That’s exactly what God is trying to say to us. Don’t get involved in the business of trying to get even—making sure everybody gets what they deserve. That’s God’s job and he’s really good at it. Instead, we’re supposed to try to get along as much as possible.
 If it is possible, as far as it depends on you, live at peace with everyone.
May not be possible, but we should do whatever we can on our side.
“But if we do that, if no one stands up to the aggressor, if we don’t give him what he deserves, then he’s just going to keep on doing it! If he gets away with it this time, he’s just doing to do it to someone else. Where does that leave justice?”
God has an answer for you:
 Do not take revenge, my friends, but leave room for God’s wrath, for it is written: “It is mine to avenge; I will repay,” says the Lord.
God will take care of justice. It may not be when we want it. It may not be how we want it. But He will make sure that justice is done.
Paul goes on in Romans 12:
Do not take revenge…  On the contrary: “If your enemy is hungry, feed him; if he is thirsty, give him something to drink. In doing this, you will heap burning coals on his head.”  Do not be overcome by evil, but overcome evil with good.
We are to answer evil with good.
In Matthew 5:39– Jesus gives us four examples of this principle of answering evil with kindness and generosity.
[5:39] If someone strikes you on the right cheek, turn to him the other also.
Don’t try to get even.
Be kind and generous even when… Someone verbally or physically assaults your person
[5:40] And if someone wants to sue you and take your tunic, let him have your cloak as well.
Be kind and generous even when… Someone unjustly cheats you out of your property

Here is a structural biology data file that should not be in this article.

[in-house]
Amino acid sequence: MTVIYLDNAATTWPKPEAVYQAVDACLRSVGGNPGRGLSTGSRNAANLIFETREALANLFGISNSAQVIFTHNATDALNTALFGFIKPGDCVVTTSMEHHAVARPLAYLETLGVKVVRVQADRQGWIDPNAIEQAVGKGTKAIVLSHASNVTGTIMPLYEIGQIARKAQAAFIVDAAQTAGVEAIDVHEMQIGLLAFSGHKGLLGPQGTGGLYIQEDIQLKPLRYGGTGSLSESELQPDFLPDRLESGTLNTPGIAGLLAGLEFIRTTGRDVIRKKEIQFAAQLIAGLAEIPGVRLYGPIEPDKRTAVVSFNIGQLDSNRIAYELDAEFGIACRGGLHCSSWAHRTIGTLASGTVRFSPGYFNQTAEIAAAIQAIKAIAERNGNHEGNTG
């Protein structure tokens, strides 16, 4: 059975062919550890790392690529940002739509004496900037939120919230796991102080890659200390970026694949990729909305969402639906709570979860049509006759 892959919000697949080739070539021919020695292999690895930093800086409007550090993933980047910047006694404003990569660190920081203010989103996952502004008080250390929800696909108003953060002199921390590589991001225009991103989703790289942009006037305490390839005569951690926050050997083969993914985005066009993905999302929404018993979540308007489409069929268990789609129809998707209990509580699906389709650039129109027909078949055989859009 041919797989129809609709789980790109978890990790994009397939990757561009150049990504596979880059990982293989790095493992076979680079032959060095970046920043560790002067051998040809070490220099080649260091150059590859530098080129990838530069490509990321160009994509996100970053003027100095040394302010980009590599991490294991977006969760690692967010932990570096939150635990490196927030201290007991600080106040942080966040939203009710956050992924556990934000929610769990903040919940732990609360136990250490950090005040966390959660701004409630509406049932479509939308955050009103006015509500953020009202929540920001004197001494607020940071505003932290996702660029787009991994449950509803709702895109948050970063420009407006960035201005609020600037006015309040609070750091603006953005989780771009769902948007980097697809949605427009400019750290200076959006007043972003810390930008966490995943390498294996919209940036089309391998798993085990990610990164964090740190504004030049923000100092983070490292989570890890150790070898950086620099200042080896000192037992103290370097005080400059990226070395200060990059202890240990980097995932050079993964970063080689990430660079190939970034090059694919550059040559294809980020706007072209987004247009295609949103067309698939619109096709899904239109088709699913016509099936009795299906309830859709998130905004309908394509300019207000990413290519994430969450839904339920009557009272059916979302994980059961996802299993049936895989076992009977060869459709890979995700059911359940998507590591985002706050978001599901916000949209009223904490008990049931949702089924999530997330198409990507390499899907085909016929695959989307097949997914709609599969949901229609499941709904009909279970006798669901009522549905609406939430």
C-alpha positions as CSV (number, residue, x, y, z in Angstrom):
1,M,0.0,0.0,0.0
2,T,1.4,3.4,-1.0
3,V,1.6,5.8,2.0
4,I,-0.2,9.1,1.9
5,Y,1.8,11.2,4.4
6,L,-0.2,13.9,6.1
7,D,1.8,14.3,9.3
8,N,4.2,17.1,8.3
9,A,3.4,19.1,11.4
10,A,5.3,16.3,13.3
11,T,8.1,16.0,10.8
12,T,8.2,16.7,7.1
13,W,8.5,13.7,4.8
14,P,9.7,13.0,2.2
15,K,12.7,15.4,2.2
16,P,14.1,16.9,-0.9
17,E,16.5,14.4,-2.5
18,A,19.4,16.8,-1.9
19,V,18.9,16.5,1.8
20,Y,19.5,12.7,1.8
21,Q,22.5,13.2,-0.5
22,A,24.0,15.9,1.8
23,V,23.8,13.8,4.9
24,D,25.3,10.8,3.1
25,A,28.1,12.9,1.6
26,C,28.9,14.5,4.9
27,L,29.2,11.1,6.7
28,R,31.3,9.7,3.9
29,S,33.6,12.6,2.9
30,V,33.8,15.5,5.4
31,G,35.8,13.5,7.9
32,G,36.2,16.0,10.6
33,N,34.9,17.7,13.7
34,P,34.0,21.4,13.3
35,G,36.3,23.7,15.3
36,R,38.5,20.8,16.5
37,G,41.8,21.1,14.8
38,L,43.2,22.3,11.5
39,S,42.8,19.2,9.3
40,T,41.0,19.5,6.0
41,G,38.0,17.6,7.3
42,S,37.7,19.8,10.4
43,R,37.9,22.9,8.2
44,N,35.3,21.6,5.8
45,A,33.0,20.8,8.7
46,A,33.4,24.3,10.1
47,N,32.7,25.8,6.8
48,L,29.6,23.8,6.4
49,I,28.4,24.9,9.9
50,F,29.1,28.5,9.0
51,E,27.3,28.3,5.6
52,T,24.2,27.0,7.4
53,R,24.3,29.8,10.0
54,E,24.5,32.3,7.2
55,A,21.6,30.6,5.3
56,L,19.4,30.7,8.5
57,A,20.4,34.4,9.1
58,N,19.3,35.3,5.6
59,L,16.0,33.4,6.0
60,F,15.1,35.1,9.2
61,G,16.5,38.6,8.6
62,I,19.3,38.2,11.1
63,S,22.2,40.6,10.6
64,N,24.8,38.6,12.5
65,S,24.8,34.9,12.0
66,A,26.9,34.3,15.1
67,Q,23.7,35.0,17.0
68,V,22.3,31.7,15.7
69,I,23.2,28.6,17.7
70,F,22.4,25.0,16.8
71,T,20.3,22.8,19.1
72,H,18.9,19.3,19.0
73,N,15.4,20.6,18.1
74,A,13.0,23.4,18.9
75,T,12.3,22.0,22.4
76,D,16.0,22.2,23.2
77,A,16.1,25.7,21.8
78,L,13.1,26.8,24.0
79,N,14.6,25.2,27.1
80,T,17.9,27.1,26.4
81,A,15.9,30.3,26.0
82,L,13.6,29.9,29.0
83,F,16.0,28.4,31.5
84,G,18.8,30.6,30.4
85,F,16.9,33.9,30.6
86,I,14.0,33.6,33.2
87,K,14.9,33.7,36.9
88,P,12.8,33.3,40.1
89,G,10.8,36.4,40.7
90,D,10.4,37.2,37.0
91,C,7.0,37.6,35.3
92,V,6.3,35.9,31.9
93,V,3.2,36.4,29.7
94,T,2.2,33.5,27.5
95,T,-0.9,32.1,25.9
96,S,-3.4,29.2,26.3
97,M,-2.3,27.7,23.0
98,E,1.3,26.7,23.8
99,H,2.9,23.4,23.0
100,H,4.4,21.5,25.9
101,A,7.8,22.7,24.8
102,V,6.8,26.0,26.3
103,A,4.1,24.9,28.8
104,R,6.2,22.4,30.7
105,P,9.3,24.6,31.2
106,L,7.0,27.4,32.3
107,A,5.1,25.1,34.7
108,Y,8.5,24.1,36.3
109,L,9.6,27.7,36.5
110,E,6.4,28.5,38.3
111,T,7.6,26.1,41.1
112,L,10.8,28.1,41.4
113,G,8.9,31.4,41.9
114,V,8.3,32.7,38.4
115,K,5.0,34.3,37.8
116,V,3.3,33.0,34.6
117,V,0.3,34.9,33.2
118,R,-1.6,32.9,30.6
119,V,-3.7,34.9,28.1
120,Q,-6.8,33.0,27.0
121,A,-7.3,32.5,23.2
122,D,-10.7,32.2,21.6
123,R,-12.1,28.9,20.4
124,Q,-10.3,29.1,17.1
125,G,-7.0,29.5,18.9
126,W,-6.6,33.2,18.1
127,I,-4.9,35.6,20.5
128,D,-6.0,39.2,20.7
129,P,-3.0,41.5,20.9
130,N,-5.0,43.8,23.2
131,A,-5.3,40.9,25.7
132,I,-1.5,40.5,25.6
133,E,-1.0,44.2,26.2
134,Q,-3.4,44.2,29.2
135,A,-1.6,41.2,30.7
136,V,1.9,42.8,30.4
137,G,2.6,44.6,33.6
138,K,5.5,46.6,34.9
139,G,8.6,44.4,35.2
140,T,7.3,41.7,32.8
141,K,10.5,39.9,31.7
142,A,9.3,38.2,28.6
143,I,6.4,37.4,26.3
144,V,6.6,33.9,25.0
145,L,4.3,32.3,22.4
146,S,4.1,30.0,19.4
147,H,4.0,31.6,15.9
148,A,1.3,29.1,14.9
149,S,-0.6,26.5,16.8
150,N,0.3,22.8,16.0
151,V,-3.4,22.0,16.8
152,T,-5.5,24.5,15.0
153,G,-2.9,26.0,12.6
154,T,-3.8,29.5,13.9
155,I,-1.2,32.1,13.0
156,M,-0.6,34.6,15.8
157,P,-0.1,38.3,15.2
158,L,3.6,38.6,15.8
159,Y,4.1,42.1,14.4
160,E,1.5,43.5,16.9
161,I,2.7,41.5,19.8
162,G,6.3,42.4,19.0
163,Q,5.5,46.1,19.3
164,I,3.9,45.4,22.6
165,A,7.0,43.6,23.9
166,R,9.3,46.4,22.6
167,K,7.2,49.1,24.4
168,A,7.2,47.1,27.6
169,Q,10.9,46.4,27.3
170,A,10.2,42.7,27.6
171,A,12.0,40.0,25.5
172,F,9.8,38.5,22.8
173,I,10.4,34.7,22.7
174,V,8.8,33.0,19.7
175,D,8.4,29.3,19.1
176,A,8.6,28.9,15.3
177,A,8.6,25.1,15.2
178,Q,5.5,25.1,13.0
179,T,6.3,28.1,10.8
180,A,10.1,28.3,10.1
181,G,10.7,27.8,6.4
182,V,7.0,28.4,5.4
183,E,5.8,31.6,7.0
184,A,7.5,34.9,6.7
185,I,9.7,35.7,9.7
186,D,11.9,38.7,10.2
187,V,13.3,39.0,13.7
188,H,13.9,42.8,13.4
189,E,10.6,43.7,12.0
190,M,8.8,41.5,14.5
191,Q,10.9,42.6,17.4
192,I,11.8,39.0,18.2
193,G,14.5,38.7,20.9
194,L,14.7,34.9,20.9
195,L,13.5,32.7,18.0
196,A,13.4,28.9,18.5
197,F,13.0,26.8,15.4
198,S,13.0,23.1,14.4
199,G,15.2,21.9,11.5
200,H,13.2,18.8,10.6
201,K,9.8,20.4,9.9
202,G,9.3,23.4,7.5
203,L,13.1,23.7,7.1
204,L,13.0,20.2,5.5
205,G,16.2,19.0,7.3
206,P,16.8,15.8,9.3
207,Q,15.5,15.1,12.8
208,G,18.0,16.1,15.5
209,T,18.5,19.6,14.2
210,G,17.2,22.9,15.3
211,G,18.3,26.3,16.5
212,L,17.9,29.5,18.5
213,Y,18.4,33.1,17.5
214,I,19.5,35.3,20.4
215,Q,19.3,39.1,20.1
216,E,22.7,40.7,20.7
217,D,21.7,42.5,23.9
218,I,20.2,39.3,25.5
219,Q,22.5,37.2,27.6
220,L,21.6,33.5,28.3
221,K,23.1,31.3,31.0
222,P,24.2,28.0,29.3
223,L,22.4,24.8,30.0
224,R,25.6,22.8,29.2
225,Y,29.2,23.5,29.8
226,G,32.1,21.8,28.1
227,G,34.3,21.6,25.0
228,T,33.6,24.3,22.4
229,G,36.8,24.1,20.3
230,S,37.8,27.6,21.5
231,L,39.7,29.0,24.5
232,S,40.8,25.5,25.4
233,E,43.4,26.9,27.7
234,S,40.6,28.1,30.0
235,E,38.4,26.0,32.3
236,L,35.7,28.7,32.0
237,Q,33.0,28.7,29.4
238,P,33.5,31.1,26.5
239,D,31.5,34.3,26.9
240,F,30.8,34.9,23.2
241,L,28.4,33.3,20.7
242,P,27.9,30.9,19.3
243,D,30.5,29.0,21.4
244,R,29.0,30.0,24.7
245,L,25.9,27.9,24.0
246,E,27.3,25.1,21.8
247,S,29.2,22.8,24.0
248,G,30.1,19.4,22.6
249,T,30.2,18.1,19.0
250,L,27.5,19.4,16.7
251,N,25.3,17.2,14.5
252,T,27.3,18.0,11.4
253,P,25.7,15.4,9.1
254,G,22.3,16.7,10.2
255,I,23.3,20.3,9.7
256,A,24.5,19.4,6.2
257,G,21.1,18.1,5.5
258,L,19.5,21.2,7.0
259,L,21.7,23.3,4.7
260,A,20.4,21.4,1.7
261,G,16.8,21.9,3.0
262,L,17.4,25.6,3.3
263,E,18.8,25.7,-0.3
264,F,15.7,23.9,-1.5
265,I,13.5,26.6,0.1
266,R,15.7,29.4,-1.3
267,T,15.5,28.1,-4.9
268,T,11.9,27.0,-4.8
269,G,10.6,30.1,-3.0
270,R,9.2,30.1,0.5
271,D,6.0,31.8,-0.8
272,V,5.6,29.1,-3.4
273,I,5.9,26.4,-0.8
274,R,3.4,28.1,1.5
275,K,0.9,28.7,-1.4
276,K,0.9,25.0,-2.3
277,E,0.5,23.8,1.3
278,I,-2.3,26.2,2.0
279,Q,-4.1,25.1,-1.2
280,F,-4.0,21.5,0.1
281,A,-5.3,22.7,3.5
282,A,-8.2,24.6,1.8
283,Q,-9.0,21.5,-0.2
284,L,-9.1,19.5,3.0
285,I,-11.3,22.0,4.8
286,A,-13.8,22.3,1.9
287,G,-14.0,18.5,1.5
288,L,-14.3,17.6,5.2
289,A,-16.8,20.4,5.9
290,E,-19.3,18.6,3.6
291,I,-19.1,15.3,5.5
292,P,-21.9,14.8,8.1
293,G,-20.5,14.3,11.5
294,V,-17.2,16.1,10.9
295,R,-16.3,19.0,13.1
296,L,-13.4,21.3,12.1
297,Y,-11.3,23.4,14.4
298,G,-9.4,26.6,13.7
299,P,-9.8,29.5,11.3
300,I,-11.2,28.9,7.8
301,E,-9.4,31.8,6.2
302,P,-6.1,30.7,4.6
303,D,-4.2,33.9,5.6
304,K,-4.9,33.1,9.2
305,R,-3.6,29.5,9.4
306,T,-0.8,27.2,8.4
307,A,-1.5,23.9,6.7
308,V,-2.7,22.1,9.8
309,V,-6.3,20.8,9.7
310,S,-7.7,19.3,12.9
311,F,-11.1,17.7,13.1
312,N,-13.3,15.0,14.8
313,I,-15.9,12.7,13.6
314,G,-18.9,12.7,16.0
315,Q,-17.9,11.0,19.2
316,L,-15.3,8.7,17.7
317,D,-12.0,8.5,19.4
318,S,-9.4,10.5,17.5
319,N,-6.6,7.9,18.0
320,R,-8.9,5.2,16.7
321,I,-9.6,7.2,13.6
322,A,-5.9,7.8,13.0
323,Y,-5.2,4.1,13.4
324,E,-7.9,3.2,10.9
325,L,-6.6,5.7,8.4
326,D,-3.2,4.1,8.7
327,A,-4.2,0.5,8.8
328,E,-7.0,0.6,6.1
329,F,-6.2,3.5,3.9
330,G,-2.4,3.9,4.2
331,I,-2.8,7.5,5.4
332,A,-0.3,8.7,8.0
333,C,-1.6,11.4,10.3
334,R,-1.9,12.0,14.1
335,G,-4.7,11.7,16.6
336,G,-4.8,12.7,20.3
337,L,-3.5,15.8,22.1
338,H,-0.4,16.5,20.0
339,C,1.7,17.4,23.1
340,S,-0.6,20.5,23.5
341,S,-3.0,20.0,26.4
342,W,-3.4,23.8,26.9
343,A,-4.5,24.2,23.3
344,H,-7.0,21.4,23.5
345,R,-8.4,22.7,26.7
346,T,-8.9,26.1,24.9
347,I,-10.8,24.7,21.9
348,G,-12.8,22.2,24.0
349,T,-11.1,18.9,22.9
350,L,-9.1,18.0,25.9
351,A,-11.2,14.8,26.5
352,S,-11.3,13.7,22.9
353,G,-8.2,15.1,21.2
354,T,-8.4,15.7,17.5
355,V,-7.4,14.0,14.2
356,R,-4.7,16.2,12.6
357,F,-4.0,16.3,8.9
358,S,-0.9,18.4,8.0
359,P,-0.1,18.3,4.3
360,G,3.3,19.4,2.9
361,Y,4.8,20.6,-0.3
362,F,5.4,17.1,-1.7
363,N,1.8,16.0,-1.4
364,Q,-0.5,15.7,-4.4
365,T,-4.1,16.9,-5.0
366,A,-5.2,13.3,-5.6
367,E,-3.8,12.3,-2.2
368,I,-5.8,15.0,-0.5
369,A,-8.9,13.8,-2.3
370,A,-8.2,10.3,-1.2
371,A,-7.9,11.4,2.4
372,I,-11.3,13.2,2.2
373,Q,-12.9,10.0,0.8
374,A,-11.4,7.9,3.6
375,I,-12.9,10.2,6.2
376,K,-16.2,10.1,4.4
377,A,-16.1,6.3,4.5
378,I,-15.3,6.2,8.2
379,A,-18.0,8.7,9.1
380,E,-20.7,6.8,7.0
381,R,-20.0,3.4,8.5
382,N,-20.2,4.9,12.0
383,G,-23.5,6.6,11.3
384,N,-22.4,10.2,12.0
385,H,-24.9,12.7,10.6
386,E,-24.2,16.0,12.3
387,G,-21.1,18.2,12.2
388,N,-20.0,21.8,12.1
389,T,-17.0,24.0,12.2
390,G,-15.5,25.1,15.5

If you’re in the wrong, make a generous settlement. And if you’re not in the wrong, put on a defense, but don’t try to get revenge. Don’t hold so tightly to what you own that it prevents you from making peace.
[5:41] If someone forces you to go one mile, go with him two miles.
Repay evil with good. Offer to go another mile. Give him more than he has the right to demand.
Be kind and generous even when… Someone forces you to do something against your will
[5:42] Give to the one who asks you, and do not turn away from the one who wants to borrow from you.
This is another one of those verses that causes so much soul-searching and confusion. At face value, this seems to be saying that we should give everyone whatever they ask for. In fact, I’ll make it even more unappealing. I think that because of the context, it’s probably talking about people who are actually taking advantage of your generosity. What they deserve is nothing. But Jesus tells us to continue to be generous. Don’t try to punish them by cutting them off from help. Be kind. Be generous. Even if they mistreat you or manipulate you or lie to you.
Be kind and generous even when… Someone takes advantage of your generosity
Jesus says, I know that justice is important to you. I know that it hurts when you’ve been wronged. But be careful. There’s a danger here. Never let your thirst for justice turn into a quest for revenge. Don’t get even. You’ve been attacked and cheated and forced and taken advantage of. But answer the evil with kindness and generosity. And then leave everything else to God.
How are you going about your quest for justice?
COMING SOON: Hello bloggers, readers, and all encouragers! I am pleased to announce that I will be starting a Sunday link up party #EncourageMeLinkup on this blog. It will be rolling out on Sunday, 13th September 2015. I invite you to get ready to party and encourage one another. Thank for your constant support.– Love, Grace.